The stem 36 of the plunger 35 has a poppet valve 32 slidably mounted thereon, the poppet 15 being supported on the stem by a cotter pin es. When the float reaches its limit of upward movement, the poppet is approximately from the lower end of the elongated sleeve 23. If the liquid level continues to rise to the top of the tank, the poppet ill will float upwardly on the liquid to close the lower end of the sleeve to prevent an undue amount of liquid from escaping through the outlet E6 to the trap. As the liquidlevel recedes, the poppet will drop down onto the pin 33 and reopen the sleeve 23 to permit air and gaseous vapors to escape.

From the foregoing, it is obvious that the liquid is separated from the air and gaseous vapors, and a positive control of the discharge oi the liquid is had.

The level of the liquid at all times controls the discharge and there are few wearing parts and no adjustments to be made. Although, the poppet 52 is shown and described, it is merely a safety feature and eiflcient operation could be had without it. The floatdl is preferably constructed of cork, as are the valves 25 and 38, but it is to be clearly understood that they may be of any suitable material. The poppet $2 is preferably formed in inverted shape, as shown. It is pointed out that the influent is introduced at the upper end of the tank and the liquid, being discharged from the bottom thereof, must travel downwardly the entire height of the tank, thereby providing ample time for complete separation of the liquid from the air and gaseous vapors.

Although I have shown and described the invention as used in combination with the ordinary gasoline dispensing pump, it is pointed out that it is adaptable to any use wherein it is desirable to separate liquid from air and vapors, prior to conducting the liquid to a flow meter, whereby a positive ascertainment of the liquid passing through such meter may be had.

What I claim and desire to secure by Letters Patent, is:

l. Ari-air eliminator comprising, a tank, means for admitting and directing an air and liquid influent tangentially circumferentially within the upper end of the tank, whereby the heavier liquids are separated from the lighter air and gaseous fluids, a trap for receiving the air and gaseous fluids, a conductor for carrying the air and gaseous fluids from the top of the tank to the trap, a liquid discharge line extending downwardly from the bottom of the tank, a valve seat at the upper end of said line, a liquid outlet valve arranged to engage the seat and having an axial bore therethrough, a spider extending upwardly from the valve, a vertical v plunger extending through said spider, an equalizing valve on the lower end of the plunger and arranged to engage the upper end of the bore of said liquid outlet valve to close the same, float means actuated by the rise and fall of the liquid within the tank for raising and lowering the plunger to raise and lower the equalizing valve and outlet valve, a hoodlike frustro-conical annular baffle surrounding the outlet valve thereabove and having its circumferential edge adjacent to the inner wall of the tank, whereby the liquid at this edge is directed from the tank when the outlet valve is open, and means slidable endwise on said plunger operated by the liquid level to close communication between said tank and conductor for preventing escape of the air and gaseous fluids from the top ofthe tank.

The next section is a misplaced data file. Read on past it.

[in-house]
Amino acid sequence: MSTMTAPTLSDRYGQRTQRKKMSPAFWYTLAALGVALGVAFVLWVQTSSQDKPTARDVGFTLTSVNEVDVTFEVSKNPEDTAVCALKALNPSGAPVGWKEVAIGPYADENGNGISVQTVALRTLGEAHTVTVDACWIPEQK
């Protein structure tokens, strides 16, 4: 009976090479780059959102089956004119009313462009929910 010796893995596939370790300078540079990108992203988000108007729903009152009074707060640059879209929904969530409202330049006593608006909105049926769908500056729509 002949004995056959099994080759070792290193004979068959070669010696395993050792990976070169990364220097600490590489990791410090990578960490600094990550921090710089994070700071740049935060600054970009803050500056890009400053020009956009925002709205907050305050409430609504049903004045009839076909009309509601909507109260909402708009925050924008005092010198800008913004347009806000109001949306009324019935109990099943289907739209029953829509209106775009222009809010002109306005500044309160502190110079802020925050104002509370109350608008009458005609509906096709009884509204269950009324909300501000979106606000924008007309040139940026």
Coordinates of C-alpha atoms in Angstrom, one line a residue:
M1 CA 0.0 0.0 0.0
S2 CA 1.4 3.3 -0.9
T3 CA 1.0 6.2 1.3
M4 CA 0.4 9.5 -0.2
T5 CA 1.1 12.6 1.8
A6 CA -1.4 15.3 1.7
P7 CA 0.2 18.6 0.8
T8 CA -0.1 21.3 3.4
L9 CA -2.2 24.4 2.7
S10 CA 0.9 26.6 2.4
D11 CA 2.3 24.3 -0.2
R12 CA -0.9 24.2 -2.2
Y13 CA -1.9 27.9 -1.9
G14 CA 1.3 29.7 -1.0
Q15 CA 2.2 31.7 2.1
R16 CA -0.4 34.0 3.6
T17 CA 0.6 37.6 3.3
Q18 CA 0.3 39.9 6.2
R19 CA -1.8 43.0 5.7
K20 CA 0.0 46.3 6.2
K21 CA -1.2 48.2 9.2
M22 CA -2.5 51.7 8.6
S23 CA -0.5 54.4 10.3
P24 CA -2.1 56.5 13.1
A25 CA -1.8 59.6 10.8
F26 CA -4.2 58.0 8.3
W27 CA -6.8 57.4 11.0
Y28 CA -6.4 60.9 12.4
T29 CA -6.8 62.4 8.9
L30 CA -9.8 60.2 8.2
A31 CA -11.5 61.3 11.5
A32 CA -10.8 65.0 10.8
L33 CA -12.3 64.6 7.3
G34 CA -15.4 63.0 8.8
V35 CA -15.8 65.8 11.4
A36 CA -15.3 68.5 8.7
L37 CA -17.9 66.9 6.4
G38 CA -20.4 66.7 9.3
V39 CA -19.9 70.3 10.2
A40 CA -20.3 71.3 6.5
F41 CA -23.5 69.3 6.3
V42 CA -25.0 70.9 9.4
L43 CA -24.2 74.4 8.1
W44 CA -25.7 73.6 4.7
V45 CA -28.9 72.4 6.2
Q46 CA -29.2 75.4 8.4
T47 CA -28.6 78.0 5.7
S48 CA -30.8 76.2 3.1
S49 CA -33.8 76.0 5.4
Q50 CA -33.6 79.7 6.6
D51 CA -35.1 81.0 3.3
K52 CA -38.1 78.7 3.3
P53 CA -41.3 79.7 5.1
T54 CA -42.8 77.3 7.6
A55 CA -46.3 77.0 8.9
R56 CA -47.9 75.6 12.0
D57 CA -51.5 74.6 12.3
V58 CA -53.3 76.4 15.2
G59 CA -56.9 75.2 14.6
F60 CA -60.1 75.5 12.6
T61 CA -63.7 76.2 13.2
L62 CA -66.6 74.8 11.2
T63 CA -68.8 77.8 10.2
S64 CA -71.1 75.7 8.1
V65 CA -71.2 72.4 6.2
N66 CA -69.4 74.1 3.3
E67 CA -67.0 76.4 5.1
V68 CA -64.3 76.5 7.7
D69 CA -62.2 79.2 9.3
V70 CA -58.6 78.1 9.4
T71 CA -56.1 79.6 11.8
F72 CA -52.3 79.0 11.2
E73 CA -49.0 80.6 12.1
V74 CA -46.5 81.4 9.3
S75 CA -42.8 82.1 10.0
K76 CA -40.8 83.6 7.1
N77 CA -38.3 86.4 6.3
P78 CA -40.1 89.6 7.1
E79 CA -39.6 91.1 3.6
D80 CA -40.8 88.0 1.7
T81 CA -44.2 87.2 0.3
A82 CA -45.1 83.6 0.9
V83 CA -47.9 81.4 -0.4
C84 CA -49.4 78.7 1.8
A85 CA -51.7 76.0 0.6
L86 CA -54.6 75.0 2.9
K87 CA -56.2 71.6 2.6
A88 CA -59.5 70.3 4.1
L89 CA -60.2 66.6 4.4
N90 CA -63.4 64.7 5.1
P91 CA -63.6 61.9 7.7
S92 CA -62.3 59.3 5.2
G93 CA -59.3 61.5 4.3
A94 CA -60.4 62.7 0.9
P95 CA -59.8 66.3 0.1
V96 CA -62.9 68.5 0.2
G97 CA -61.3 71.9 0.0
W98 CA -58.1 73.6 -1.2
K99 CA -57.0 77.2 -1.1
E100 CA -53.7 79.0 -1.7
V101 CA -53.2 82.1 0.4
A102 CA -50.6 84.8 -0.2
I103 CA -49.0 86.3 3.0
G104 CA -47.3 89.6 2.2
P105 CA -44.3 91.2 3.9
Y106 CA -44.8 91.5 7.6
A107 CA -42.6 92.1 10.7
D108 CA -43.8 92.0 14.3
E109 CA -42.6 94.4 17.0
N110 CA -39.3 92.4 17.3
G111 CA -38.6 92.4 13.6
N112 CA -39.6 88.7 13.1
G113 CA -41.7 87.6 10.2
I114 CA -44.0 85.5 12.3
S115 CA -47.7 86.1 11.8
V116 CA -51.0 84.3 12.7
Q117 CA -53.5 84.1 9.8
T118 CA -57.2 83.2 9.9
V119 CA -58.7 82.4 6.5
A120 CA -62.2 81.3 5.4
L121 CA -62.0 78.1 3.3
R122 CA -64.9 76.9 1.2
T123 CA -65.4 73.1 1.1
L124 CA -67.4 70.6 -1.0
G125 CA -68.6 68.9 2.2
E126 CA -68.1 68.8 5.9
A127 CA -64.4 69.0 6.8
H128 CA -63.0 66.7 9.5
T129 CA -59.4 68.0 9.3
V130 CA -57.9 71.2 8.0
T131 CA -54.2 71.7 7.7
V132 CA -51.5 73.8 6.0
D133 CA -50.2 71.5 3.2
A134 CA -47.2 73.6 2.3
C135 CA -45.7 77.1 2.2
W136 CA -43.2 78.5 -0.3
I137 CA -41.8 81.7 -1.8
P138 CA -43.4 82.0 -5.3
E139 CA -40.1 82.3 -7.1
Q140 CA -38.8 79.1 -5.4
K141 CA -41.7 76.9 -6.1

2. An air eliminator including, a receiving and separating tank having means for admitting and directing an air and liquid influent tangentially circumferentially within the upper end of said tank, a vent pipe extending from the top of said tank, a trap separated from the tank and connected with said vent pipe for receiving air and gaseous fluids from the tank, a drain pipe extending from the bottom of said trap, a central discharge pipe leading from the bottom of the tank, a tubular openended upward extension of said pipe within the tank, having lateral openings, an external hooded annular baiile on said tubular extension above said lateral openings, an internal annular seat in said tubular extension below said lateral openings, and a float actuated valve on said internal annular seat controlling the discharge of liquid into said discharge pipe.

3. An air eliminator including, a receiving and separating tank having means for admitting and directing an air and liquid infiuent tangentially circumferentially within the upper end of said tank, a vent pipe extending from the top of said tank, a trap separated from the tank and connected with said vent pipe for receiving air and gaseous fluids from the tank,

a drain pipe extending from the bottom of said trap, a central discharge pipe leading from the bottom of the tank, a float actuated valve in said tank controlling the discharge of liquid into said discharge pipe, an open-ended hollow cylinder surrounding said float actuated valve and having lateral openings above the valve, an external hoodlike frustro-conical annular baffle on said hollow cylinder above said lateral openings, a stop in the tank limiting the upward movement of the float of said valve, and

an additional float valve in said tank adapted to close the vent pipe upon an abnormal rise of liquid in the tank.

ROSS EUGENE RISSER.

Referenced by
Citing PatentFiling datePublication dateApplicantTitle
US2434596 *Apr 15, 1944Jan 13, 1948Modine Mfg CoAir eliminator
US2528375 *May 20, 1947Oct 31, 1950Masury Young CompanyVacuum cleaner
US2590754 *Oct 26, 1945Mar 25, 1952Clayton Manufacturing CoDeaerating apparatus
US3050008 *Dec 30, 1958Aug 21, 1962Gilbert & Barker Mfg CoElimination of air and vapors from a centrifugal pump
US3116133 *Nov 14, 1960Dec 31, 1963Shell Oil CoHydrocarbon seep detection separator
US5902382 *Feb 13, 1996May 11, 1999Solutions Services Systems France S.A.Degassing system for a hydrocarbon dispenser
WO2005008071A2 *Jul 19, 2004Jan 27, 2005Giancarlo SorgatoGas-liquid separator for pumping systems
Classifications
U.S. Classification96/163, 96/209
International ClassificationB01D19/00, B04C11/00, B67D7/76
Cooperative ClassificationB01D19/0057, B67D7/763, B01D19/0063, B04C11/00
European ClassificationB01D19/00R, B04C11/00, B01D19/00P4B, B67D7/76B